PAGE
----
Over, Under, or Just Right? Just Right: If it’s worth doing, it’s worth overdoing.
88: The Borderposts : 624 Decks
The Borderposts are basically just tapped dual lands that sometimes can be mana rocks. They are worded a little bit weirdly, but since basics always enter untapped, paying 1 for the ability is no different from playing a tap land. The most awkward part about these are needing basics, but even Esper runs a few of them to get with cards like Wayfarer’s Bauble.
These are basically just artifact lands, and this alone should secure them more play. Having deck synergy from the resources you have to play anyway is ludicrously good. These don’t even take up slots in your deck. When I play these, I count them as lands that sometimes happen to be mana rocks. There’s some small downside if someone overloads a Vandalblast, but when that happens in artifact decks, you probably are gonna lose, regardless. If your deck has any synergy at all with artifacts, or colored mana symbols, or anything that the Borderposts can work with, I don’t see a strong argument not to play them.
Over, Under, or Just Right? Underplayed: I’m honestly surprised that these are still just 25 cents.
87: Hierophant’s Chalice: 689 Decks
Again with the random Guilds of Ravnica commons. Maybe it’s just because all these cards are newish. New players aren’t going to be finding new copies of Mana Prism, but it’s likely that a new player getting into Commander will likely have opened some Ixalan and Guilds, so maybe that’s why these random commons are here?
Over, Under, or Just Right? Overplayed: The story of the weird data stuff is vastly more interesting than a bad mana rock that pings one time. Maybe if it tapped for colored mana, but as is, the tiny bit of synergy doesn’t cover how clunky this card is.
86: Thran Turbine: 746 Decks
In case you weren’t aware, Sol Ring is a good Magic card. Very few decks are going to say no to a Sol Ring. As long as your commander has an activated ability, Thran Turbine is basically a second Sol Ring. Upkeep timing is kinda awkward, as you’ll need to decide whether you want to activate an ability right at that moment, so you lose some flexibility, but most commanders that can use this mana, from Grenzo, Dungeon Warden to Thrasios, Triton Hero, are going to rarely not want to activate their ability, and this can do that for a sharp discount, if not free. Totally worthy of way more play.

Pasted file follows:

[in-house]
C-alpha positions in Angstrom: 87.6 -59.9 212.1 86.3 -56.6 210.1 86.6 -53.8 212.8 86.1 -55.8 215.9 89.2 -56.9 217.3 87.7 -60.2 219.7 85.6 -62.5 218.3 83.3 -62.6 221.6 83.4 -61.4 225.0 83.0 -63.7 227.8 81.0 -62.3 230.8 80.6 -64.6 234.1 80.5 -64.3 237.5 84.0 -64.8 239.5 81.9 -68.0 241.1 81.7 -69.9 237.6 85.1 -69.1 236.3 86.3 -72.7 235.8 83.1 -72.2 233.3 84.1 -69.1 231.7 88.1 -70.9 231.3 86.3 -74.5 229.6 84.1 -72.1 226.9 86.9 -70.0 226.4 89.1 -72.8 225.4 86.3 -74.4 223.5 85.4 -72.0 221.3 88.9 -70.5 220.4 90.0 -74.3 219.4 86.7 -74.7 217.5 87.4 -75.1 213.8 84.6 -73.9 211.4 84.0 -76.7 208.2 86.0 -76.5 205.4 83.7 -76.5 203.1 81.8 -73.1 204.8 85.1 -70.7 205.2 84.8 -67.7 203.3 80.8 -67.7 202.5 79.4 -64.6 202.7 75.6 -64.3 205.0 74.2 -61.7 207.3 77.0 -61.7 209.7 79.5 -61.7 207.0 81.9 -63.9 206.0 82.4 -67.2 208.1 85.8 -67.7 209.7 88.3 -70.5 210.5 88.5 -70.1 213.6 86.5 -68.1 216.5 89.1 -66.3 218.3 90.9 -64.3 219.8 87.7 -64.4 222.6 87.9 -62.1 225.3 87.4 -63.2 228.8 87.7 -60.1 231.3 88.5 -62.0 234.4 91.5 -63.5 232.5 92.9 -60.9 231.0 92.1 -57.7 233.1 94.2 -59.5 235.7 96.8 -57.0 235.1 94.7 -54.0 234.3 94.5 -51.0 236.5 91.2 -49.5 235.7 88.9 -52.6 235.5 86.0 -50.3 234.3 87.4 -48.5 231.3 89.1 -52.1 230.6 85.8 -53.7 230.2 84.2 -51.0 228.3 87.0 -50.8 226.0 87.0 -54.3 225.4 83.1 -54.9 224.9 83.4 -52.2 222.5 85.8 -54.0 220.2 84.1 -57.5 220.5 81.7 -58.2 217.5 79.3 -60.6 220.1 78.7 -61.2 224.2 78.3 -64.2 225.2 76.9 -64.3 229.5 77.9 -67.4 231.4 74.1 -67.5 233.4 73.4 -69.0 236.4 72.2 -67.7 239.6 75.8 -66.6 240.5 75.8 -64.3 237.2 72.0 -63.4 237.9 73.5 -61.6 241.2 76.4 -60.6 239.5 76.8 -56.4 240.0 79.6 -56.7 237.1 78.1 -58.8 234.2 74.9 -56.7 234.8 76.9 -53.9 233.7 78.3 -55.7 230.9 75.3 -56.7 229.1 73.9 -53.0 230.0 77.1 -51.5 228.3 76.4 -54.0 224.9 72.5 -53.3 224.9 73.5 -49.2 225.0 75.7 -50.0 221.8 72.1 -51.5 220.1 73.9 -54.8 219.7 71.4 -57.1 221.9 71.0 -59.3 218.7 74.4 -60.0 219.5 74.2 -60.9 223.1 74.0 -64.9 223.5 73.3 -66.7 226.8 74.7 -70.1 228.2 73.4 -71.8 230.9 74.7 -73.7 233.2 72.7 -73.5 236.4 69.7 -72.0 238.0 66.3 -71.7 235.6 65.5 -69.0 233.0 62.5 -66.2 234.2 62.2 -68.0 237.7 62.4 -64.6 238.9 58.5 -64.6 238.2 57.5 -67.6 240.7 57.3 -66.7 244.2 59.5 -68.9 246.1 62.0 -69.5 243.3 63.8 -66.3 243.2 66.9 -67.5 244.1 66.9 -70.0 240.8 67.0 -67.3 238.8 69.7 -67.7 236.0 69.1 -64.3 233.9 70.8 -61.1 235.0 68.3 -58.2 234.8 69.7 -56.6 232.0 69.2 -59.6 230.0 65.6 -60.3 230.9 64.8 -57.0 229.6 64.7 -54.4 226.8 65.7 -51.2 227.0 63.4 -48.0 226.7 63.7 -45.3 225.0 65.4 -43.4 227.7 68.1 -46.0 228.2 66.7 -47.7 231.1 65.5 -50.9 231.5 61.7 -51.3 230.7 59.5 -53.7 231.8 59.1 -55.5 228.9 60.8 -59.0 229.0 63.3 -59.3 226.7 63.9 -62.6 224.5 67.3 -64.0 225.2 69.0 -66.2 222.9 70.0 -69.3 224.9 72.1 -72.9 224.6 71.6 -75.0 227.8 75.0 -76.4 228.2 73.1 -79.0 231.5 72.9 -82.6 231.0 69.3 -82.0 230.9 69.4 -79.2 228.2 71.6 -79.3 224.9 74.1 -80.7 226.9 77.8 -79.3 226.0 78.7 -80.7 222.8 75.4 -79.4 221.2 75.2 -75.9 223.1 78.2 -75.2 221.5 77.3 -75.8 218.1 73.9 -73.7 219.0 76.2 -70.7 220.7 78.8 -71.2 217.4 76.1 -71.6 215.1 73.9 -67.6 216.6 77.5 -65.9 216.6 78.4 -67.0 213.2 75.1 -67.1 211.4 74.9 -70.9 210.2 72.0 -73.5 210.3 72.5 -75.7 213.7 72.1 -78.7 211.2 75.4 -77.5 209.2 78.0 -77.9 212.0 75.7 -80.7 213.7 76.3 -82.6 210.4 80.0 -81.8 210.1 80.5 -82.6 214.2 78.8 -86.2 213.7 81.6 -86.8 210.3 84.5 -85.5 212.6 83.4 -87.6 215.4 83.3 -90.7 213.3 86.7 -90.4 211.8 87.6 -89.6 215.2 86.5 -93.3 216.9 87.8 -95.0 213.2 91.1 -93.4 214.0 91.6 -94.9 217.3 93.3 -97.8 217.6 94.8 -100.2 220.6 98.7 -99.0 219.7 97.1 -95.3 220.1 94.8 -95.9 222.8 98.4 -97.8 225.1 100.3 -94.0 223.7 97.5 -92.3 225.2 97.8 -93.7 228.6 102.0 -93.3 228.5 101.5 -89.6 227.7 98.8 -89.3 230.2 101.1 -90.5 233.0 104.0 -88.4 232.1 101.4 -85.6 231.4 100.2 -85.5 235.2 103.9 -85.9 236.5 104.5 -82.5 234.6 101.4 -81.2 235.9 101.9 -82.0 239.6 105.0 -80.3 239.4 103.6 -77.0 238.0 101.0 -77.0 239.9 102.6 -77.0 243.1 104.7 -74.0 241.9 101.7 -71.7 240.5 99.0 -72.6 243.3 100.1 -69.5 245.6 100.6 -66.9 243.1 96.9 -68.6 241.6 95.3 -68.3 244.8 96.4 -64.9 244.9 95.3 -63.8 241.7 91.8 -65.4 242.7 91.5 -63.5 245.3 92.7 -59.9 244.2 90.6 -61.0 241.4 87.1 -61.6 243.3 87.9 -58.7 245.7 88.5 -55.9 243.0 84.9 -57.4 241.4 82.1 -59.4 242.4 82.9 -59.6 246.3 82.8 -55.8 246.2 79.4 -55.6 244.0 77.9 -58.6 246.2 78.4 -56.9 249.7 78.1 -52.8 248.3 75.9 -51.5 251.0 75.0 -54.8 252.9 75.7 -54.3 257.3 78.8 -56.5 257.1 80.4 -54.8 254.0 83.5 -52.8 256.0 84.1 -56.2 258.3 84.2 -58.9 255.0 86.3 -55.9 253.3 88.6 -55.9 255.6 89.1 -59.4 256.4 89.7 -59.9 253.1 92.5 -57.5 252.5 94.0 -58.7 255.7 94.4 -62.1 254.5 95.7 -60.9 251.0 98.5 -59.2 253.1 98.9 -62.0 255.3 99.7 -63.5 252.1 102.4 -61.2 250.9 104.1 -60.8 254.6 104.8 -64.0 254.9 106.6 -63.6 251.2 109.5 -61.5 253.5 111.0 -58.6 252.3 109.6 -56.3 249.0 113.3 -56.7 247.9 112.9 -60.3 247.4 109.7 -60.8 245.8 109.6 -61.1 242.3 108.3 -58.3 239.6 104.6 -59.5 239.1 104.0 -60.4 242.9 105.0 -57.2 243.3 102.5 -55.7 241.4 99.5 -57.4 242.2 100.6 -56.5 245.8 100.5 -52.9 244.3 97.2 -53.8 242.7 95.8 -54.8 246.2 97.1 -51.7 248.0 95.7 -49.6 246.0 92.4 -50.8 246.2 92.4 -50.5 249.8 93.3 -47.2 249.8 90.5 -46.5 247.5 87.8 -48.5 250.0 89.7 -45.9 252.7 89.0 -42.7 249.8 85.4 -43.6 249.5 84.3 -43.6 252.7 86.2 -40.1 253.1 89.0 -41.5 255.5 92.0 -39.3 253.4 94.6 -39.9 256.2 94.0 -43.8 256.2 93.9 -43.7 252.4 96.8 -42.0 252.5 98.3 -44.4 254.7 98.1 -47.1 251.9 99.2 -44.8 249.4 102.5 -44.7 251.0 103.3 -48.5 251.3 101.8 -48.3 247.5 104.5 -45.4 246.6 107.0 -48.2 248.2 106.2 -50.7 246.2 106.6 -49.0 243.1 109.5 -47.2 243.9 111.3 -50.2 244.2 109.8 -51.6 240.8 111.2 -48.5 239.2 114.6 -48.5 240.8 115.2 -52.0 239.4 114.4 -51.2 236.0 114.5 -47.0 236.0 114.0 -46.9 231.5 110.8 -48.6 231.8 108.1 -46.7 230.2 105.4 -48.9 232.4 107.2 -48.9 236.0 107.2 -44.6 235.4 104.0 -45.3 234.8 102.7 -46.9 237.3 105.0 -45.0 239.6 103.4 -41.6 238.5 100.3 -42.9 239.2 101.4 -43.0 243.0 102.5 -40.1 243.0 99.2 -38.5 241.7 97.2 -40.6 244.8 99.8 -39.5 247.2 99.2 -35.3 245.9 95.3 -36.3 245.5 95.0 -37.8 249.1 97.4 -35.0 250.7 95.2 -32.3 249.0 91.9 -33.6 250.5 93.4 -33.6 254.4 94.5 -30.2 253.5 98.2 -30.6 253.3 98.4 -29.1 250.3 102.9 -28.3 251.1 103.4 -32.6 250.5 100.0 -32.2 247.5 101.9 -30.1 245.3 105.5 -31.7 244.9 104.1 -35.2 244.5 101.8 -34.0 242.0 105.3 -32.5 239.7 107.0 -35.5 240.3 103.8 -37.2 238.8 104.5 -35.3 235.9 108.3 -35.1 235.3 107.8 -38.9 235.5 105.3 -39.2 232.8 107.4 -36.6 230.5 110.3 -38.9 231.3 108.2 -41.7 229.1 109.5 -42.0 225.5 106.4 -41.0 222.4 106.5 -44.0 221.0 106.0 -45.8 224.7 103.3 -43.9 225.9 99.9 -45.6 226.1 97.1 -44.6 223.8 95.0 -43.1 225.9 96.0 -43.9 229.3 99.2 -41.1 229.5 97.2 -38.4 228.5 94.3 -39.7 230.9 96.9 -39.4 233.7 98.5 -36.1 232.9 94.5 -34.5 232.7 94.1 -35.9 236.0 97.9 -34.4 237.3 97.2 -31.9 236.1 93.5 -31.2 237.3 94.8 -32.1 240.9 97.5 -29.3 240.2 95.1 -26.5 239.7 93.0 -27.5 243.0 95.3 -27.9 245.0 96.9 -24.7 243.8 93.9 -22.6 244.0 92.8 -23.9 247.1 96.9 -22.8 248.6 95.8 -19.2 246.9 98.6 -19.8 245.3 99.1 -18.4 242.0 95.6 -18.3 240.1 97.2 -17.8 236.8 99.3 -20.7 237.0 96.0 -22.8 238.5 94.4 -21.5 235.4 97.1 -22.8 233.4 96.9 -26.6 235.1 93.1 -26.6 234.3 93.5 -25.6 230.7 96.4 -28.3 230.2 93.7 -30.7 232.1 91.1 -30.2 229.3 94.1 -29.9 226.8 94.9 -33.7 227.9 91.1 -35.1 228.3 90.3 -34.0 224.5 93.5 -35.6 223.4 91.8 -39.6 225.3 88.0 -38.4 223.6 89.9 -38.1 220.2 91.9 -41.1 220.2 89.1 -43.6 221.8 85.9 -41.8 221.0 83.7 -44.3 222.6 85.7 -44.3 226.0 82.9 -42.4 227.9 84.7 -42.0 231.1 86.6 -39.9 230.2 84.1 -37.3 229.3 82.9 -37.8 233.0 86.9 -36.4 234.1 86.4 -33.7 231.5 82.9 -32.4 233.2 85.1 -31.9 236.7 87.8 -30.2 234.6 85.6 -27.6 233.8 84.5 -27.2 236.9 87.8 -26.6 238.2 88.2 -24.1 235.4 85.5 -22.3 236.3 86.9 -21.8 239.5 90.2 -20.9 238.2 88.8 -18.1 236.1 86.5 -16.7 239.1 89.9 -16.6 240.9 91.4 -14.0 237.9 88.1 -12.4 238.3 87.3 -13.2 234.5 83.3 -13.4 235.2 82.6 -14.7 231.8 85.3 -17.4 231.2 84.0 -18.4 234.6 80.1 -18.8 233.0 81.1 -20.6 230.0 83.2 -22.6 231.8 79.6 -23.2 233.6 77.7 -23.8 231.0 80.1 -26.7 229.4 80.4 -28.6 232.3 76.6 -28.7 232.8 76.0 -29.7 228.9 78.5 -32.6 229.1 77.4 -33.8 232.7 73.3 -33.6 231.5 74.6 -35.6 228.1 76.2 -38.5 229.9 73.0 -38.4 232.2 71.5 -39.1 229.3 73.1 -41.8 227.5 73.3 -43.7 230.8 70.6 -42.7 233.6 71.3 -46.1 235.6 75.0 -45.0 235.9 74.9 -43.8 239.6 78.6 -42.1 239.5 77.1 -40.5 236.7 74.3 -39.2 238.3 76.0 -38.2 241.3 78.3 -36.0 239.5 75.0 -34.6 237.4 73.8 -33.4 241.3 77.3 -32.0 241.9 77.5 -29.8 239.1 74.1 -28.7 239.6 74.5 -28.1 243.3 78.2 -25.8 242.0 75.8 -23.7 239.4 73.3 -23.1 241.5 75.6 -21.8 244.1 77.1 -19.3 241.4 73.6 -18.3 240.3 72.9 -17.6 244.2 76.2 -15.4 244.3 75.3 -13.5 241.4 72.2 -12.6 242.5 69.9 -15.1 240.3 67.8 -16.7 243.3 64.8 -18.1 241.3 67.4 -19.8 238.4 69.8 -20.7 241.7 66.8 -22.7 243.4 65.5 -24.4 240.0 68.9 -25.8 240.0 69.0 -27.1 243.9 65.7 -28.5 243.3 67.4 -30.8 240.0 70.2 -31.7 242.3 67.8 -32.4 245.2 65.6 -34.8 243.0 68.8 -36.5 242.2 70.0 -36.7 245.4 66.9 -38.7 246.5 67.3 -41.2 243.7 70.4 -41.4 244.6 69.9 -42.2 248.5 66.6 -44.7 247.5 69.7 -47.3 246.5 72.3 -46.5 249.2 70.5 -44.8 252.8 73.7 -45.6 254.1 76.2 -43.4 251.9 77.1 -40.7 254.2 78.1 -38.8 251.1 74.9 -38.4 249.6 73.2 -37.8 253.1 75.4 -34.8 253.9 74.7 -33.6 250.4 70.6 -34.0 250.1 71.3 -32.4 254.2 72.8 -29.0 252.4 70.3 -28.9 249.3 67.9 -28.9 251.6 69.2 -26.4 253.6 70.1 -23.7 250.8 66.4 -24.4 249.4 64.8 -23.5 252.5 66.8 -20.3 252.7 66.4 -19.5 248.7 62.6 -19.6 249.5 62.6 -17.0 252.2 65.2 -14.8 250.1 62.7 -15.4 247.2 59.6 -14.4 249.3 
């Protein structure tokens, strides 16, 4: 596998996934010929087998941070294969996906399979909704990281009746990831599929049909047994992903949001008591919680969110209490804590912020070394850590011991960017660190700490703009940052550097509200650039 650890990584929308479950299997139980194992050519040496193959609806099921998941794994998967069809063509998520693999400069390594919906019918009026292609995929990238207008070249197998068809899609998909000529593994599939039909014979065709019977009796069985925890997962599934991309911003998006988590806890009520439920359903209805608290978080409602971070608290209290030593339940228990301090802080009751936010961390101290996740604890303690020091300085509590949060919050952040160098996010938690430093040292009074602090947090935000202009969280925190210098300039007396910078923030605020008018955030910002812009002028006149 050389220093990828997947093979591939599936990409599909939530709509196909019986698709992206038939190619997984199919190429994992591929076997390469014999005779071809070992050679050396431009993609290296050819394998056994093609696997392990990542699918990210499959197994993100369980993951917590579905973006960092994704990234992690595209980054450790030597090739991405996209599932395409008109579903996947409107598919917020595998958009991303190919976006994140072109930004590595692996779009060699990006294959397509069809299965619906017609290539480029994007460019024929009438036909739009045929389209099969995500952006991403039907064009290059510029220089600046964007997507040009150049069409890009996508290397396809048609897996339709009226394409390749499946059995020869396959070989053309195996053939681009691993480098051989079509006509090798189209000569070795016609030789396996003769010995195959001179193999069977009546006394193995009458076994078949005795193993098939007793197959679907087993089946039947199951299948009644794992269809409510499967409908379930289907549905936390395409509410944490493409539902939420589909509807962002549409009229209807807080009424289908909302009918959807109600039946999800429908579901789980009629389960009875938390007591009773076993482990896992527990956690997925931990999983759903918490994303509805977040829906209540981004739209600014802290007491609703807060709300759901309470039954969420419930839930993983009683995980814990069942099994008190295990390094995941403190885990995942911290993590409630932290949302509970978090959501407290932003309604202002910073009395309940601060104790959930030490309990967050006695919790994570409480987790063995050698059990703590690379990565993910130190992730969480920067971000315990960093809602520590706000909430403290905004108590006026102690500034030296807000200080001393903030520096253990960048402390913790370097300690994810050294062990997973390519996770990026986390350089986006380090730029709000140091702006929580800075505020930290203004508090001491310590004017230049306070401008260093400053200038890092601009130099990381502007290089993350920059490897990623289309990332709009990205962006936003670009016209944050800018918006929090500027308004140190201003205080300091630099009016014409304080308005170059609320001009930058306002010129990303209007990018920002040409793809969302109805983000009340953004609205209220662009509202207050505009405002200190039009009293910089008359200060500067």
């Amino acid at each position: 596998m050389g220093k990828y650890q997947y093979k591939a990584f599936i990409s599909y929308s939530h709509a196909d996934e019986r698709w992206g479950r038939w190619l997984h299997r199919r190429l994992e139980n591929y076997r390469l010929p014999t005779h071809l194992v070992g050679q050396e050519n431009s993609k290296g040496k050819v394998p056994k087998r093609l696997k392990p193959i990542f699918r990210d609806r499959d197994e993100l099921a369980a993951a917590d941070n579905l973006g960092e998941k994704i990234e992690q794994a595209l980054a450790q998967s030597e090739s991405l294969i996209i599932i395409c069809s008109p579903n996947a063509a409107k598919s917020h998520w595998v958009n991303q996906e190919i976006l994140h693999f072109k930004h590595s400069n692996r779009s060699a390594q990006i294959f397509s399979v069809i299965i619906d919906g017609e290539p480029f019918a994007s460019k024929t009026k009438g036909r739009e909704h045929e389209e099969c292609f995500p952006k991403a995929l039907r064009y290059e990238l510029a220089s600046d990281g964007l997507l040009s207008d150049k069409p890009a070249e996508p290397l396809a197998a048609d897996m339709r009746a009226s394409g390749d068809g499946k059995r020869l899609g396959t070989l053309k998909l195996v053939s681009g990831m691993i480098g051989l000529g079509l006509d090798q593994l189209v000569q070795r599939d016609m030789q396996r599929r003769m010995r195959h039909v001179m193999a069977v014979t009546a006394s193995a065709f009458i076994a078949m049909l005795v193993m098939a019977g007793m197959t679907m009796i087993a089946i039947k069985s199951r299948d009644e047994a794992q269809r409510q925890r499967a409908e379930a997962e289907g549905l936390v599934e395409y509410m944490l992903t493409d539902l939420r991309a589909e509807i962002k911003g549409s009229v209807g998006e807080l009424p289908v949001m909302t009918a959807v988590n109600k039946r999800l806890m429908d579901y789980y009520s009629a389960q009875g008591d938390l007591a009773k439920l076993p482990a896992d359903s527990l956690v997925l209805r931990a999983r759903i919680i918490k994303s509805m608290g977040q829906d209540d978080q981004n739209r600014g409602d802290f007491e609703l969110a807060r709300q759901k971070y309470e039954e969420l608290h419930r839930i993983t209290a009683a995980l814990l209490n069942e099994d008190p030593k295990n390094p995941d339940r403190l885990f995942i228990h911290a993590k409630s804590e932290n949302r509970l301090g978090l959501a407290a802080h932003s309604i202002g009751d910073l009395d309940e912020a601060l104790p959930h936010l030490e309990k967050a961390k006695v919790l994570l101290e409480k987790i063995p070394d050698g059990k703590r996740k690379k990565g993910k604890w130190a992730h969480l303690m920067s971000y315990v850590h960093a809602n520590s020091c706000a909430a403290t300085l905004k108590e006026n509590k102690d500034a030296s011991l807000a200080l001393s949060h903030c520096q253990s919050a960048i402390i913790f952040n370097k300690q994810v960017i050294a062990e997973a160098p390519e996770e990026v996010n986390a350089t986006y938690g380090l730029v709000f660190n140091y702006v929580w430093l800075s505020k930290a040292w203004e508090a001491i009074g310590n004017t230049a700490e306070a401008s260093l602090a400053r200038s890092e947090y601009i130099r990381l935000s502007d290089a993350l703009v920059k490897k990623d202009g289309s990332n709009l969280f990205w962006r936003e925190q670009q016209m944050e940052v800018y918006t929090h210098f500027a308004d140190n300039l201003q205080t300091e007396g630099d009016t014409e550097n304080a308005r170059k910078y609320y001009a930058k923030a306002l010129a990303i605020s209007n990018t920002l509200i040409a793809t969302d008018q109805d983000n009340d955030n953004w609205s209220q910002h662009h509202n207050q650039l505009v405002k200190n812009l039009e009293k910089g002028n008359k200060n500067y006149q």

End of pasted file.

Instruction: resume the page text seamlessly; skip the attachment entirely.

Over, Under, or Just Right? Underplayed: Probably not worth running if your commander doesn’t have an activated ability unless you’re on activated ability tribal.
85: Spinning Wheel: 751 Decks
Up until this point, we’ve seen a lot of cards worse than Manalith, but Spinning Wheel is the first of something we’ll see a lot in this series: the Manalith with upside. In current Magic, a card like Manalith isn’t really up to snuff, but something like a Coldsteel Heart is probably a little too powerful for Standard, so the compromise is a three-mana rock that does some small extra thing.
The ultimate question is going to be “Does the upside make this Manalith playable?” Spinning Wheel is a resounding “no”. You probably knew that before I even started talking. It’s almost never going to be worth it to pay five mana to tap one creature, but it’s cool that we have options to the point where we can do better than a three-mana rock with upside,
Over, Under, or Just Right? Overplayed: Not the worst, but we’ll see better.
84: Khalni Gem: 949 Decks
What’s better than a mana rock that costs four? A mana rock that costs four that also doesn’t even ramp you! Not only does Khalni Gem do basically nothing in most decks, it’s also really risky. Bouncelands like Simic Growth Chamber always have this looming downside if someone blows up the bounceland. Khalni Gem laughs at that small setback, and might actually just lose you the game if it gets destroyed. That said, if you’re on Dramatic Reversal + Isochron Scepter, or something else that demands nonland permanents that tap for mana, you can consider this, but even then, the potential to shoot yourself in the foot seems far too high.
Over, Under, or Just Right? Overplayed: I guess it’s also cute in Hokori, Dust Drinker.
83: Fountain of Ichor: 979 Decks
Speak of the devil, another Manalith with upside! This is kinda like the modern rendition of all those totem. A three-mana rock that can be a creature when you need it to. As said with the totems, it’s really only worth it to play this when you have synergy with the creature like Jalira, Master Polymorphist, but when you do, this is a fine option. I think in a mono-color deck, I’d just play the respective totem because it’s cheaper and the creature side is better, but in non-mono-color decks that also have synergy with creatures, I’m happy to play this. Kinda niche, but useful to have.
Over, Under, or Just Right? Just Right: I had nowhere else to say it, but the art is excellent!
The Ichor is Slick-or Than Water
Well, I can say for certain, this is not the part filled with staples, but there was some good stuff here. Are you a fan of the Borderposts? Can you explain what the heck these Guild commons are doing? Let me know this and whatever queries you have in the comments! Until next week!